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Janelle Robyn's story

‘As far as I can remember … I was never wanted … The family structure was hard. There was no love. I was always flogged, bashed … I’d go to school, I couldn’t sit down. My hair was pulled. I was stuck in cupboards.’

Throughout her childhood Janelle was ‘shoved from pillar to post’ between relatives. When she was very young she was sexually abused by her step-grandfather, and from the age of eight, by her stepmother’s 16-year-old brother.

Janelle told the Commissioner, ‘There was a lot of incest in the family, with my brothers … it was just a thing that happened in my family’. Because she was sexually abused from such a young age, Janelle had no way of knowing that what was happening to her was a crime.

‘My stepmother and her mother were standing there watching it while it was happening … and they didn’t do anything to stop it.’ Janelle told her step-grandmother about her step-brother when she was 12. Her stepmother told her step-grandmother that she ‘led him on’.

‘So, from the age of eight, I was “leading him on”. So I thought that, “Well, it must be my fault”.’

In the late 1970s, when she was 12, Janelle was sent to a juvenile detention centre in New South Wales, for being ‘uncontrollable’. The centre was ‘scary, because I remember there was no human care. It was a jail. I was shoved in a little cell with a toilet’. As a child, Janelle spent years in detention centres and children’s homes.

The second detention centre was even more frightening. ‘Big girls in there. You were only a little girl and it was a fight for survival … Got beat up a few times, not just by the … girls, by the officers, too.’

The girls who were under 16 went to school at the centre. ‘I loved my teacher. She was the sunshine. She had a kind heart and the song, Sister Golden Hair … reminds me of her.’

After six weeks Janelle was sent to a youth training centre where, once again, the conditions were harsh. ‘I don’t know what they were training me for. I didn’t need training … I needed a home. Not to be shoved in some institution. It broke me.’

When Janelle returned from hospital after an operation, she was put into the infirmary at the training centre. She was the only one there, and every night the nightwatchman came into the room and sexually abused her.

‘I’ve never stayed in a place where I wasn’t somehow sexually abused, or mentally abused, physically abused’.

At the youth training centre, one of the officers would call girls into his office. ‘He’d say, “Do you want to go home for the weekend …” and I’d say, “Yeah” and he’d say, “Well, you’ll have to kiss my penis” basically … So then, yeah, you’d wanna go home, so you’d … To me, it didn’t mean anything anymore.’

Janelle was 14 when she was living in a youth refuge and became pregnant to an 18-year-old resident. He was charged with carnal knowledge and sent to jail. Janelle was sent back to juvenile detention as ‘uncontrollable’ and ‘exposed to moral danger’.

At the centre, Janelle was urged to have an abortion, because, ‘“the welfare system [doesn’t] want another unwanted child”. I said, “Fuck you. I’m keeping my baby”. I kept him. I got disgust. I was still slapped, still pushed … still made to scrub floors … I got no special treatment, but I didn’t get touched’.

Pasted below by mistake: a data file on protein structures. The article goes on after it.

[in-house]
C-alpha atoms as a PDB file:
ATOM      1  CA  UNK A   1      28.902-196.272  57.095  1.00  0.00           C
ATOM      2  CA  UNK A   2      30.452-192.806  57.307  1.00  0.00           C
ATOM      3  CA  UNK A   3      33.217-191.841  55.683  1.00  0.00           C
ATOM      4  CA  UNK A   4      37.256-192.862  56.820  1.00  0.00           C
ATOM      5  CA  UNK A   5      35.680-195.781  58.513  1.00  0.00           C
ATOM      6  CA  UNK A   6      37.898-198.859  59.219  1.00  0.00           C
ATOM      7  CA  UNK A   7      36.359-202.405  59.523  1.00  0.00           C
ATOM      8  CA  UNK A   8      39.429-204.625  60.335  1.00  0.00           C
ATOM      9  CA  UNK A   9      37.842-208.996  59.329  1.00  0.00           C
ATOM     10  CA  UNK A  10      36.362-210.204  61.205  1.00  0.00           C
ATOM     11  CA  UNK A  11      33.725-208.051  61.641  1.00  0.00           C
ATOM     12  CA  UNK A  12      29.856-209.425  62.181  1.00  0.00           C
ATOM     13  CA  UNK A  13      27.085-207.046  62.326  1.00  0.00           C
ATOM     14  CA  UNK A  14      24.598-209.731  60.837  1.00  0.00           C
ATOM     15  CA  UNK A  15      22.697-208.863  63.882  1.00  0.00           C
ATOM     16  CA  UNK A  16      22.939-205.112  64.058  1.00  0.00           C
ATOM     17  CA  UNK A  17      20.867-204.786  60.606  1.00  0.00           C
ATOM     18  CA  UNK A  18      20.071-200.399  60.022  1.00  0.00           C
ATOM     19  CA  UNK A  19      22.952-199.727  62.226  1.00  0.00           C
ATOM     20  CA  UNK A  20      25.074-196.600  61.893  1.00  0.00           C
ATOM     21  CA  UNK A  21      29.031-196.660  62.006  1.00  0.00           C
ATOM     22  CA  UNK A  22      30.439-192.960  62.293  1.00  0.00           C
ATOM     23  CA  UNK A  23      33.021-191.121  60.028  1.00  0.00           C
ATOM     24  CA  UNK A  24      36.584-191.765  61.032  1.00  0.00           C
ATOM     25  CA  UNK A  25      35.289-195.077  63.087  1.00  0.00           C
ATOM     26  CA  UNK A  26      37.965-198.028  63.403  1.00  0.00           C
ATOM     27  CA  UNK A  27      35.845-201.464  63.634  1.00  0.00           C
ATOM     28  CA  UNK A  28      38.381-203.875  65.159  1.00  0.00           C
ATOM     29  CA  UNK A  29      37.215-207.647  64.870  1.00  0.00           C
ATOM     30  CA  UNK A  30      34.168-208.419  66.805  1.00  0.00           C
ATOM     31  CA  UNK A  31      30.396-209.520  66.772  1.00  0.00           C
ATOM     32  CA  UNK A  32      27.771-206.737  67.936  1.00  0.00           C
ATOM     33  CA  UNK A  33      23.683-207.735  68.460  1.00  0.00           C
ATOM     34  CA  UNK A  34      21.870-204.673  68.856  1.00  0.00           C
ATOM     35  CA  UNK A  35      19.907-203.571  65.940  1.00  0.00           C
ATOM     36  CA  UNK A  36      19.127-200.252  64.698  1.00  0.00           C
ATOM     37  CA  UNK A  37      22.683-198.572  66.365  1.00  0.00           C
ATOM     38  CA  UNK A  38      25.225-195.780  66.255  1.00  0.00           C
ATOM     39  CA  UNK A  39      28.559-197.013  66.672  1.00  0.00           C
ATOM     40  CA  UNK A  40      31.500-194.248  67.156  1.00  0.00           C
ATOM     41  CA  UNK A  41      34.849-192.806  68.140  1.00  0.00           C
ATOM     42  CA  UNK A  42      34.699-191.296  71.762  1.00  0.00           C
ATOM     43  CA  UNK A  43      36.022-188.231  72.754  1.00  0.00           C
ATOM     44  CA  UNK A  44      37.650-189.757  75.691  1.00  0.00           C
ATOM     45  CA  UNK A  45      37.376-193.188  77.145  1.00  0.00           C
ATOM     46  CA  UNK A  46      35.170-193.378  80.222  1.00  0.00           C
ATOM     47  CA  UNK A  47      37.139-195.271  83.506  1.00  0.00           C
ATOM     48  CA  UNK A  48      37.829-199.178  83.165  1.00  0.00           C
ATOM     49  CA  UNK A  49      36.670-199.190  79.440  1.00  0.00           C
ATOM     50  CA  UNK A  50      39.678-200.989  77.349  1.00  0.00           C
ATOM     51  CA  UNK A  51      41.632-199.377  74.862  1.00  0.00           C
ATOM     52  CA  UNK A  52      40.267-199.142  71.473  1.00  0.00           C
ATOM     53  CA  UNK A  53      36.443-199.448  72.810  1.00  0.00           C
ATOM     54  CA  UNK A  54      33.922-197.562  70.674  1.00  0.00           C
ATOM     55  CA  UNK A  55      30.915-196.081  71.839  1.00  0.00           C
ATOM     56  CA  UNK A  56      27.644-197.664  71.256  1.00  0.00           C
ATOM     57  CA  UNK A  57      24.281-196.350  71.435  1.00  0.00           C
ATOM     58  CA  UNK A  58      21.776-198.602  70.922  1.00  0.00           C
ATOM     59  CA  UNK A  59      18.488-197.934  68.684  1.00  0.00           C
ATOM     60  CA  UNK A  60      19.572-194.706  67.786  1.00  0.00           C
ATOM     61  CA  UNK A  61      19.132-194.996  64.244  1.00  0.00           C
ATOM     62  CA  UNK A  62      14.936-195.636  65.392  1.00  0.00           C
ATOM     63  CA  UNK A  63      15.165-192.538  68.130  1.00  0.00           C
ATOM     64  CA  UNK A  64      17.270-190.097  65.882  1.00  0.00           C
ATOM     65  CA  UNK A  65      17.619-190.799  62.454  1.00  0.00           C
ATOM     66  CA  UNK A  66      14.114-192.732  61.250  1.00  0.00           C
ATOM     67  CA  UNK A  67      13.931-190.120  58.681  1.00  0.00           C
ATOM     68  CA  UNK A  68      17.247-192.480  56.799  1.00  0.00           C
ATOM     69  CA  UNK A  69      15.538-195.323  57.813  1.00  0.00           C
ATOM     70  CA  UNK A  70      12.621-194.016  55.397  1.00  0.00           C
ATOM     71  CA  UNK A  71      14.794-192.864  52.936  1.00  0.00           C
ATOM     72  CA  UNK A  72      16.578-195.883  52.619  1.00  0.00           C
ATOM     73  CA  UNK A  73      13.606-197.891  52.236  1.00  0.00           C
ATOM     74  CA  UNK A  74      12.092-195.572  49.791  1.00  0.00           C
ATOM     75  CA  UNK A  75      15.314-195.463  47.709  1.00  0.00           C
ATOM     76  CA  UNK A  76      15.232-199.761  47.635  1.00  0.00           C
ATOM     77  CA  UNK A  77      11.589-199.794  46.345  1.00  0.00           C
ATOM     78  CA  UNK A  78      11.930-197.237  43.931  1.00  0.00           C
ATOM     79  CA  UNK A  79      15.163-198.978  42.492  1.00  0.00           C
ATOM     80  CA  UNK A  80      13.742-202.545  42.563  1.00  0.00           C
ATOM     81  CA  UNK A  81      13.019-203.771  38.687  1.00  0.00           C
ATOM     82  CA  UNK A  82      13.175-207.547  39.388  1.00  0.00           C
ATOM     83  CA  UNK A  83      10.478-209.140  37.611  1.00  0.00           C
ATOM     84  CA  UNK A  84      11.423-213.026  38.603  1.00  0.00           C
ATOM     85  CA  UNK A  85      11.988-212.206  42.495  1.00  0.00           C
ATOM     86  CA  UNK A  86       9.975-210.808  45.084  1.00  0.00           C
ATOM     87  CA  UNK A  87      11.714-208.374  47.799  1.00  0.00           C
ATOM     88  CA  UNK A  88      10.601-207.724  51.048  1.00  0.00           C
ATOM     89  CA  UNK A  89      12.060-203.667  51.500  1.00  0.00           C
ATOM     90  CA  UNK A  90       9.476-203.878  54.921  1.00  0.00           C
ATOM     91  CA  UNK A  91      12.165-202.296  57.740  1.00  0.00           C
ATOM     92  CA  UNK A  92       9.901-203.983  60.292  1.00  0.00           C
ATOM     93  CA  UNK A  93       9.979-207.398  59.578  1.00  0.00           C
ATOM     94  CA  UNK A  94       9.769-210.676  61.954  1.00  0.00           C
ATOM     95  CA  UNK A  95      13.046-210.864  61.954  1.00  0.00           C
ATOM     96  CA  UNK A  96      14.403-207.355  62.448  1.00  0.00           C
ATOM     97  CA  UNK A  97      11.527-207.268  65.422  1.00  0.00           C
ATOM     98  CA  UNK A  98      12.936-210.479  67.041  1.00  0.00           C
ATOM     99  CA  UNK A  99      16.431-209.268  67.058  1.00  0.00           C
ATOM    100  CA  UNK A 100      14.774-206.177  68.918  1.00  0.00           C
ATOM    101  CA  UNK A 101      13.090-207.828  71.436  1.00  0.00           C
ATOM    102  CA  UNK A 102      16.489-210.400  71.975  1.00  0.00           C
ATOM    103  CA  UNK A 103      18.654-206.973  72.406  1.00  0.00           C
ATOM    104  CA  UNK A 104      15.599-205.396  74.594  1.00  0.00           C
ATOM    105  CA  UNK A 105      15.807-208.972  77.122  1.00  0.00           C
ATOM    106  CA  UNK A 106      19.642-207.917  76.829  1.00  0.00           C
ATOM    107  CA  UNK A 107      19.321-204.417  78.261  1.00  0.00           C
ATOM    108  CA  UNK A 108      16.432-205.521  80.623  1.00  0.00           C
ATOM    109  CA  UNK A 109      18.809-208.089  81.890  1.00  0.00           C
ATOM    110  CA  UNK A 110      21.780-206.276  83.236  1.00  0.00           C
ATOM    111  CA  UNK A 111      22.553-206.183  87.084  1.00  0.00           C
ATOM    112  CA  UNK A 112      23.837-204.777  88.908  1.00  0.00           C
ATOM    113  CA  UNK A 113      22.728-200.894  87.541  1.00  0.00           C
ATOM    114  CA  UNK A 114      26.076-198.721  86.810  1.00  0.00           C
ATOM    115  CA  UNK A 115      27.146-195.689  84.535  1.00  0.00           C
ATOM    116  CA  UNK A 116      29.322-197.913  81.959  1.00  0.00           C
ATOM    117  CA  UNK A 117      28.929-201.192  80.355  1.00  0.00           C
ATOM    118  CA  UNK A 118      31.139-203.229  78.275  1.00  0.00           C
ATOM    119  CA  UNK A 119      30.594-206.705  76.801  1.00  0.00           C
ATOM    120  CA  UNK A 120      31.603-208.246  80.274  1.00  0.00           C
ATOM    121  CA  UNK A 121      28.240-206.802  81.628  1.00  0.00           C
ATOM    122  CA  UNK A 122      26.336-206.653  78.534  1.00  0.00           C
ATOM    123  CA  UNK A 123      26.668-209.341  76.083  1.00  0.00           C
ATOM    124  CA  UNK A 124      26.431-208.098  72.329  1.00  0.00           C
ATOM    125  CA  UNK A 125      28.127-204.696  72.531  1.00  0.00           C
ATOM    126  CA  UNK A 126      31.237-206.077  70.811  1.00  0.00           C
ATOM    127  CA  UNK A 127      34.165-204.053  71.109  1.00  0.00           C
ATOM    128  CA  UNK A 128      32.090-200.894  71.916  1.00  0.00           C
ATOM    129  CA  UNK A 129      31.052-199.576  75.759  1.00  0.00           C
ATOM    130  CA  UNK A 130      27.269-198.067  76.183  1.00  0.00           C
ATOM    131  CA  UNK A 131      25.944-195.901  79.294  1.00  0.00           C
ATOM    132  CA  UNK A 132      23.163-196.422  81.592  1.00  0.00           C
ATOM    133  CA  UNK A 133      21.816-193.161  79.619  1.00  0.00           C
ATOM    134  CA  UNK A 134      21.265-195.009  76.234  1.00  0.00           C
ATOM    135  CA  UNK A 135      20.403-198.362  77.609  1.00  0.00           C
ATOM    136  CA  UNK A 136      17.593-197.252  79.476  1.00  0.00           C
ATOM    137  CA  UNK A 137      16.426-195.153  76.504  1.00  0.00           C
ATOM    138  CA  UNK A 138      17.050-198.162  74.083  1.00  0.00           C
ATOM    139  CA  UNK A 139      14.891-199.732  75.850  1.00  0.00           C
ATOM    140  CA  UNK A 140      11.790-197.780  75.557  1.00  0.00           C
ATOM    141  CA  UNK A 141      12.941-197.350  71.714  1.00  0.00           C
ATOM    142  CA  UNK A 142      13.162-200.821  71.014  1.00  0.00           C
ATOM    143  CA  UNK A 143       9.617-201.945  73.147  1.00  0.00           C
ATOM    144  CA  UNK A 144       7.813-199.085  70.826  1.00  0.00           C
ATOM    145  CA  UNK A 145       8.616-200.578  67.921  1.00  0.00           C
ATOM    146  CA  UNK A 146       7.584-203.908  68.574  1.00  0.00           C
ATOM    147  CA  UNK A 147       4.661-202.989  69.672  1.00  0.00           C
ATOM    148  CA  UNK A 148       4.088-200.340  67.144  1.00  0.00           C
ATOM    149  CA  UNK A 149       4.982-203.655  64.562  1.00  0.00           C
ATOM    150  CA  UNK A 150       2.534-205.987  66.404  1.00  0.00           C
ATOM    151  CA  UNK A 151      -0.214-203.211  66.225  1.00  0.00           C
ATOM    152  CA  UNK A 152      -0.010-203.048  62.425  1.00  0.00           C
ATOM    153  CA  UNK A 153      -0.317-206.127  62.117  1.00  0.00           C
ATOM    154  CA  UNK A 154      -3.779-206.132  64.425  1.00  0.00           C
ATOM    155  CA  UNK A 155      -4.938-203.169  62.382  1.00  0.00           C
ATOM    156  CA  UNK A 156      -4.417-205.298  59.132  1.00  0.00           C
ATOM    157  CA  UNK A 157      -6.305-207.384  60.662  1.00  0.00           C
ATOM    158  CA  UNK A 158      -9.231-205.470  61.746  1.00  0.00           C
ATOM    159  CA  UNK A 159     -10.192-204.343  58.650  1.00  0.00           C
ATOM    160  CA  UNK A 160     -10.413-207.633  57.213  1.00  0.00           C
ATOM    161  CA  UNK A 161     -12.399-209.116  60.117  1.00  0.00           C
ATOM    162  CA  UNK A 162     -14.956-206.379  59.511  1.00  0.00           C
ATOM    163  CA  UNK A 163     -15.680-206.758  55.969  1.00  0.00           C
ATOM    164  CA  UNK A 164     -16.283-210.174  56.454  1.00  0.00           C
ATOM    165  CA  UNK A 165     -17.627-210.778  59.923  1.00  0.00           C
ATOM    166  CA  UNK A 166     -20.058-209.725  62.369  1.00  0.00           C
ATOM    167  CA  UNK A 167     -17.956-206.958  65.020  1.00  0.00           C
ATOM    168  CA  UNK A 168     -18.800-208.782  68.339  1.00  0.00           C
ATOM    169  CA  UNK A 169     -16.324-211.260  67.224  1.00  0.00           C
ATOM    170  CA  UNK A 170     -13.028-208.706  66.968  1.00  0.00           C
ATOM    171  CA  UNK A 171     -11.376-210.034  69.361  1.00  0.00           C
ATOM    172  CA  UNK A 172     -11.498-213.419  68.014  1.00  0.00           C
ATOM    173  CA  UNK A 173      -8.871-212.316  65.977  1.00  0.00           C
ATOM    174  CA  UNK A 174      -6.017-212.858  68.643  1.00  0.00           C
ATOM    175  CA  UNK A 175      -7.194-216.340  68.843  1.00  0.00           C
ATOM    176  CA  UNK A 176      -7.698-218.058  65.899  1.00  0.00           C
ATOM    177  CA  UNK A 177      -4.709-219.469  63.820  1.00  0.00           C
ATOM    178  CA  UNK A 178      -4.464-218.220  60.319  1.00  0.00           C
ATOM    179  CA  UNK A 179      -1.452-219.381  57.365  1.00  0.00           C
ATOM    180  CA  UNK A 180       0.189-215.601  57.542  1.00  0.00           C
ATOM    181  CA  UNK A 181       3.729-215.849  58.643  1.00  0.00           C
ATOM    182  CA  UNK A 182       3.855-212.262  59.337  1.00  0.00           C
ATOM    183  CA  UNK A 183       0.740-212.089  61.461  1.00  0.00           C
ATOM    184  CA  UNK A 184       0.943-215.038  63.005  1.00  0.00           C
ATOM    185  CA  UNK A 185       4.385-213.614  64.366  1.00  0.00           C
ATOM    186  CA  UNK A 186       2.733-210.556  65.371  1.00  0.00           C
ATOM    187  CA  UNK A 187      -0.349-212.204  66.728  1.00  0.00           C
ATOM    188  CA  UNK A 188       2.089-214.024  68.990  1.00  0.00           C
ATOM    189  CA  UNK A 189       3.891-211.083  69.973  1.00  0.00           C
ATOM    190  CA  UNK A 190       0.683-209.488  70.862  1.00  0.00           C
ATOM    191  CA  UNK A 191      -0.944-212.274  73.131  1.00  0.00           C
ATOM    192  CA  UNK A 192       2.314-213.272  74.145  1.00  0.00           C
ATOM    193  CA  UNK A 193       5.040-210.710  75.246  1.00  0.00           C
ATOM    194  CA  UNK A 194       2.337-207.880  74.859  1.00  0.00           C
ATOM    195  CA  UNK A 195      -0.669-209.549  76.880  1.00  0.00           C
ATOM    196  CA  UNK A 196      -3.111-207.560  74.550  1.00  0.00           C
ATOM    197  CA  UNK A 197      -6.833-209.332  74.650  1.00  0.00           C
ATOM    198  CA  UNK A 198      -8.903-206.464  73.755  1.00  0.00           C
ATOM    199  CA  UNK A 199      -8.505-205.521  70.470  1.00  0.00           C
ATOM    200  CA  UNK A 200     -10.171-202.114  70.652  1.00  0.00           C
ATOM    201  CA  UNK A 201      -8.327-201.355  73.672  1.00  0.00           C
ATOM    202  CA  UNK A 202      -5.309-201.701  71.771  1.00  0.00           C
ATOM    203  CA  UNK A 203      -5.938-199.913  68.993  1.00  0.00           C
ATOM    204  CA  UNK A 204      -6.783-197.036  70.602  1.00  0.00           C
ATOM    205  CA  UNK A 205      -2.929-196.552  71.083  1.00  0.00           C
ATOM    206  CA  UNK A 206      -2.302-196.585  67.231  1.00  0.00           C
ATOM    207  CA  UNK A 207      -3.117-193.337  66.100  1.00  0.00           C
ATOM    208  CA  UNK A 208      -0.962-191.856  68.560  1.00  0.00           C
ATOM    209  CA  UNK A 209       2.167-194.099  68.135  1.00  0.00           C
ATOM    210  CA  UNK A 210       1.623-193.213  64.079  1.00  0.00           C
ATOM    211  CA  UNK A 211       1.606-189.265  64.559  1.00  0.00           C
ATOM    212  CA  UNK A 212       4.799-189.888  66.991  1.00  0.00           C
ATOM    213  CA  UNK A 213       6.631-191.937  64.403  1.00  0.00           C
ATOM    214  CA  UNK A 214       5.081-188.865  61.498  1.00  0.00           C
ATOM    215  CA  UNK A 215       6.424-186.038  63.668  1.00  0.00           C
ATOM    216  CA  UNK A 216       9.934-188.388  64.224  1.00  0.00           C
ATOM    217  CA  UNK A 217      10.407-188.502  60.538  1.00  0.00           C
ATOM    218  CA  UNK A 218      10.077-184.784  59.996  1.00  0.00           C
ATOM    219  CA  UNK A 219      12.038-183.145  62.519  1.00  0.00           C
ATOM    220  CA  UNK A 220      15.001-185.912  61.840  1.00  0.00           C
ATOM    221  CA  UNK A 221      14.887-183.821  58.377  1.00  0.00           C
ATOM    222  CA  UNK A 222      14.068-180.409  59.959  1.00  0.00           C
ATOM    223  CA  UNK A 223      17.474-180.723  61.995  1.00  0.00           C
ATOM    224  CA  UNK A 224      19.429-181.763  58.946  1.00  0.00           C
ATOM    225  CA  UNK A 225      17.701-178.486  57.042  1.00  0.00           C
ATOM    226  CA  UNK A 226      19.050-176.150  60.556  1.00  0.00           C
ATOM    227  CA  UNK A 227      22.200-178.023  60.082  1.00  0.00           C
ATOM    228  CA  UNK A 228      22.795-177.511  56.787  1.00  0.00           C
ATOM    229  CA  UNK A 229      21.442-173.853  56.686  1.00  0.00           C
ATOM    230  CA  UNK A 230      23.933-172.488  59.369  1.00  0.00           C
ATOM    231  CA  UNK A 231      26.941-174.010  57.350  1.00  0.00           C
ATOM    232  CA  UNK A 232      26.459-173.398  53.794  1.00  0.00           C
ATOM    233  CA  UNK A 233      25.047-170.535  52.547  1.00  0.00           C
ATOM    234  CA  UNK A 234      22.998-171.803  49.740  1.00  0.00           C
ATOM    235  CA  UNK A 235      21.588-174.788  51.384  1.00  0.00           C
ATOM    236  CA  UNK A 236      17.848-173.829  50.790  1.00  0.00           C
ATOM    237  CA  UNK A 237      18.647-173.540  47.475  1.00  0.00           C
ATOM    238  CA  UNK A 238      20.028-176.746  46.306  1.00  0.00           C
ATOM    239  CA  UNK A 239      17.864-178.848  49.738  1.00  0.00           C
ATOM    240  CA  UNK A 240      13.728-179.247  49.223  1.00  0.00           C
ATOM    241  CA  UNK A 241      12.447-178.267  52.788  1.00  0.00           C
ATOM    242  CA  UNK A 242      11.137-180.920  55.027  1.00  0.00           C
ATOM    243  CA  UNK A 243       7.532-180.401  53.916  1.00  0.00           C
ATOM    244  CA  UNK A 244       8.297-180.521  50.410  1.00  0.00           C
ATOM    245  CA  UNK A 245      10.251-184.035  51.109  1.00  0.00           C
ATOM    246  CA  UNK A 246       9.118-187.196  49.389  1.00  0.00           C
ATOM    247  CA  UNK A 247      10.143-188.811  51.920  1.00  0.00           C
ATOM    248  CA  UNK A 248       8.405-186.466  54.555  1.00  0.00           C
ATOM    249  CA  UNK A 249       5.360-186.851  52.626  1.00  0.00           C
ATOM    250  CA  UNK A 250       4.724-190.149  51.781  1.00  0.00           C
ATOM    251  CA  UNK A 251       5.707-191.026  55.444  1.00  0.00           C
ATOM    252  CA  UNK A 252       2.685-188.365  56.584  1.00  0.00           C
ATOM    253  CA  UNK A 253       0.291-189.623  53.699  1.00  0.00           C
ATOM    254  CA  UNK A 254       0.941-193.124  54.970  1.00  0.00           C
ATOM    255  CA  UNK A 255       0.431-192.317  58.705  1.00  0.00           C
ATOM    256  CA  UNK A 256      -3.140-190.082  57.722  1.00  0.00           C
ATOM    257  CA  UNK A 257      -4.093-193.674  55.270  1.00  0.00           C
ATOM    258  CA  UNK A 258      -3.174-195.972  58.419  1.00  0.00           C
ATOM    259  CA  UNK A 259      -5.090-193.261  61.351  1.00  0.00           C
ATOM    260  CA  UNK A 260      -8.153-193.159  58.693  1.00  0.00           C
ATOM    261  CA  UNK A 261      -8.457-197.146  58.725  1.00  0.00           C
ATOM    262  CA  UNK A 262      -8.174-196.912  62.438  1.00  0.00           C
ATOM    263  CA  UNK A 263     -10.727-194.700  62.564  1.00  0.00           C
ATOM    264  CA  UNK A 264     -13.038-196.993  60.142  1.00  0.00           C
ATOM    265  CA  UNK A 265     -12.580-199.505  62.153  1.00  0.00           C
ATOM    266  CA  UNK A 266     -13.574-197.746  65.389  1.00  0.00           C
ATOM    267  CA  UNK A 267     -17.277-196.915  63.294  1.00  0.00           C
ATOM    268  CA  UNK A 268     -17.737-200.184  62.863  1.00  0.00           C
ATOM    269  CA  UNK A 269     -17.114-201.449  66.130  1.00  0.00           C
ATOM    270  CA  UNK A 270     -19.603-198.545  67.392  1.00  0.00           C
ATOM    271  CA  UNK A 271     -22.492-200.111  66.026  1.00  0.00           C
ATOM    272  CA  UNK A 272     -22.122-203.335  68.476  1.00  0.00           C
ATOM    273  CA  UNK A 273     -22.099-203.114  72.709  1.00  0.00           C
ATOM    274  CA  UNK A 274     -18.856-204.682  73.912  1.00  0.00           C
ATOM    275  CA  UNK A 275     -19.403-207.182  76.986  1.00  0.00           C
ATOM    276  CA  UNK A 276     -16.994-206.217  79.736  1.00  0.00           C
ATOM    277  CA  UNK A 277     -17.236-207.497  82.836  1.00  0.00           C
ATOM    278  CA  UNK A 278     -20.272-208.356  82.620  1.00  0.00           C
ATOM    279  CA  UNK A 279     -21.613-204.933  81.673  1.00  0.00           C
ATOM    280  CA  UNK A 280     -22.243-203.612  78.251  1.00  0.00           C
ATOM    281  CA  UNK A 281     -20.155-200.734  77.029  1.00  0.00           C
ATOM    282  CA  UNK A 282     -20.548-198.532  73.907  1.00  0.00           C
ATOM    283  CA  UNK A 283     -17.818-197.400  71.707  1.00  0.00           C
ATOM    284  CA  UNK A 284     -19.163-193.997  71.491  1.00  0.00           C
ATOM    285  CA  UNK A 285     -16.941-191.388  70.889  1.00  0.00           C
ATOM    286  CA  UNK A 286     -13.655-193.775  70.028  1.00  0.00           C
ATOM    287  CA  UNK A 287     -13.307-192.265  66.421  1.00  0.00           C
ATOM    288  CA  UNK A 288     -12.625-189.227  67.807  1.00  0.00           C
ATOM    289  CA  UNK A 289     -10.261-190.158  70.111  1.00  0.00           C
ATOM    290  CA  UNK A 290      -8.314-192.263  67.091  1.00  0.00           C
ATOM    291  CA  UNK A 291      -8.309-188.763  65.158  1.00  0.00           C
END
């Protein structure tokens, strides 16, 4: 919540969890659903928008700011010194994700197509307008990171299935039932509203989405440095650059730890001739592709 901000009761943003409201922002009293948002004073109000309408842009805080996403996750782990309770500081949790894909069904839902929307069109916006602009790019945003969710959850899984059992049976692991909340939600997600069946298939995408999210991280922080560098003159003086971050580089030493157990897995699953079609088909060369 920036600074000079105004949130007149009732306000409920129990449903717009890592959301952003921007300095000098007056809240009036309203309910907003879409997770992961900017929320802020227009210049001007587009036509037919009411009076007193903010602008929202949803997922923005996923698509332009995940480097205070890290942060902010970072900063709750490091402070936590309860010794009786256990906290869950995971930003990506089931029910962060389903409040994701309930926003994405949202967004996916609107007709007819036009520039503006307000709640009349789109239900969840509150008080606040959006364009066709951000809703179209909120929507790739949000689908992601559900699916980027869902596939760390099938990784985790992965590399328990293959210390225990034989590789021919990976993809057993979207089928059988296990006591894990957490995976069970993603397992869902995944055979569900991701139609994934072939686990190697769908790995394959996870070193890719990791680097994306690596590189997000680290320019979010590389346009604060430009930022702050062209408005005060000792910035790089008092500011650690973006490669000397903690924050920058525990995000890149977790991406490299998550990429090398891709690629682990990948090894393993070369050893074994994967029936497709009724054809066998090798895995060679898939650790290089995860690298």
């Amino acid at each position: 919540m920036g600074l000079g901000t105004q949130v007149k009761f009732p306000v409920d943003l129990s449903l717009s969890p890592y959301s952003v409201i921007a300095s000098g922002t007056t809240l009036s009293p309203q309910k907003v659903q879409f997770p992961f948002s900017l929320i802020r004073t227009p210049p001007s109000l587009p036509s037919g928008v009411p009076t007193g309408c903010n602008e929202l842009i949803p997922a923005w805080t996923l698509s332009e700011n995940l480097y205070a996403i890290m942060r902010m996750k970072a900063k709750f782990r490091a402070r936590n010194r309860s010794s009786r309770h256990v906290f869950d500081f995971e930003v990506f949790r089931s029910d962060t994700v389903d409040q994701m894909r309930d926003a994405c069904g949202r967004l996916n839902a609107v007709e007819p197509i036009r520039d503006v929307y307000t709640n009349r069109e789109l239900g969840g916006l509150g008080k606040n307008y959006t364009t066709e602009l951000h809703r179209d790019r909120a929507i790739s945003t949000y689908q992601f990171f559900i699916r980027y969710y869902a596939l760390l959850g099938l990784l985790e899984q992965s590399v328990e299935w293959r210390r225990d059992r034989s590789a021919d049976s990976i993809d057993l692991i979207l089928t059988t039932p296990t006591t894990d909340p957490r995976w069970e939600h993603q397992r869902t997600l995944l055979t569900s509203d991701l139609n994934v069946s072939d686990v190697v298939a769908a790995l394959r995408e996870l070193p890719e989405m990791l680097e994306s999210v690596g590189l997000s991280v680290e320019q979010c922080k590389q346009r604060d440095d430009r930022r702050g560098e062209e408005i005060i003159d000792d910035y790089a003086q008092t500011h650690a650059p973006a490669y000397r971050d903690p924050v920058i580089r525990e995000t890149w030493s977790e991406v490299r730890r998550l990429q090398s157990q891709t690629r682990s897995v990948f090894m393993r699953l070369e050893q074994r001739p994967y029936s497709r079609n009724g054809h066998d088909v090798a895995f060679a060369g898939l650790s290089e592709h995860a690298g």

At 16, Janelle was living in a housing commission flat with her baby. ‘I was going out, getting drunk and drugged up and … I was crazy. I was gone. Finally welfare stepped in and took him and made him a state ward.’ Although all her children ended up in care, all but the oldest have done well in life.

By the time Janelle returned to the juvenile detention centre for a third time, ‘anybody going to look sideways at me, I’m going to knock the shit out of them, officers or not. I didn’t give a shit … Nobody touched me because I was just mad, and that’s when they started locking me up … for days … I was gone, finished, mentally. Still am today’.

Janelle believes that her mental health issues are the result of ‘all the stress and the traumatic events. I can’t function as a human. I can’t commit. I can’t love … As a mother, I fail. I’ve had no parents. I’ve just had the government. And where did they help me? Where was their duty of care?’

Once she was released from the institutions Janelle became ‘even rougher. Drugs and alcohol. Speed. Anything. Pills. Anything to numb the pain … I had no family. I’ve never had family.’

Janelle has never been able to work. ‘I still can’t look in the mirror and look at myself and not think that I’m worthless or useless … I can’t get up in the mornings and just do a nine to five job. I’m not normal. They’ve taken that away from me, many, many years ago … I’ve learnt to exist. I’m not living. I’m surviving.’

Janelle has tried to take her own life every year until two years ago, when she met her partner. ‘[She’s] helped me even smile, just to talk about things.’

It has taken Janelle 50 years to tell her story, and she just wanted to get it out. ‘I don’t want it in. I don’t want to be burdened. It’s my baggage and I just want someone to carry it for a while, to see how it feels.’

‘I think I was ready to tell my story. I think I’m getting older now and I want the government to sit up and listen to what things really happened … You just feel like a number. I’m forgotten. I got lost in the system. Where’s the duty of care? I wasn’t even good enough to be made state ward. How’s that?’

Janelle would like to report her abusers to the police now. ‘I’m not a little child anymore that they can just tell me to go away … Now, with [my partner’s] help, [I’m] realising that I’m not that little child anymore, that I’m a woman, and in control and nobody can hurt me anymore.’

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